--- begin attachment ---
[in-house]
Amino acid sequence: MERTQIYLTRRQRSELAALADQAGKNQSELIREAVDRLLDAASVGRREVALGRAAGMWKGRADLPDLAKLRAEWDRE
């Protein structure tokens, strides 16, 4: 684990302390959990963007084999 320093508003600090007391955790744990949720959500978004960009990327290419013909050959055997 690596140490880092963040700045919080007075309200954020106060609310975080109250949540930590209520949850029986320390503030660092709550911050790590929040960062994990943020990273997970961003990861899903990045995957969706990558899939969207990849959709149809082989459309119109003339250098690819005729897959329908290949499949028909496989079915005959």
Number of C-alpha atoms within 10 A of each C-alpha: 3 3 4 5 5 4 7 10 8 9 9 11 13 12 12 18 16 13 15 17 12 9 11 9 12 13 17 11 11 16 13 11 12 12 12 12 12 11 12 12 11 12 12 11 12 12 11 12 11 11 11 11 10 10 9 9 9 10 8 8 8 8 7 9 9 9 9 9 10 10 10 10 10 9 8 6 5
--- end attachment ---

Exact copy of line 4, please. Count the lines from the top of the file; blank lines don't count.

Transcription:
Number of C-alpha atoms within 10 A of each C-alpha: 3 3 4 5 5 4 7 10 8 9 9 11 13 12 12 18 16 13 15 17 12 9 11 9 12 13 17 11 11 16 13 11 12 12 12 12 12 11 12 12 11 12 12 11 12 12 11 12 11 11 11 11 10 10 9 9 9 10 8 8 8 8 7 9 9 9 9 9 10 10 10 10 10 9 8 6 5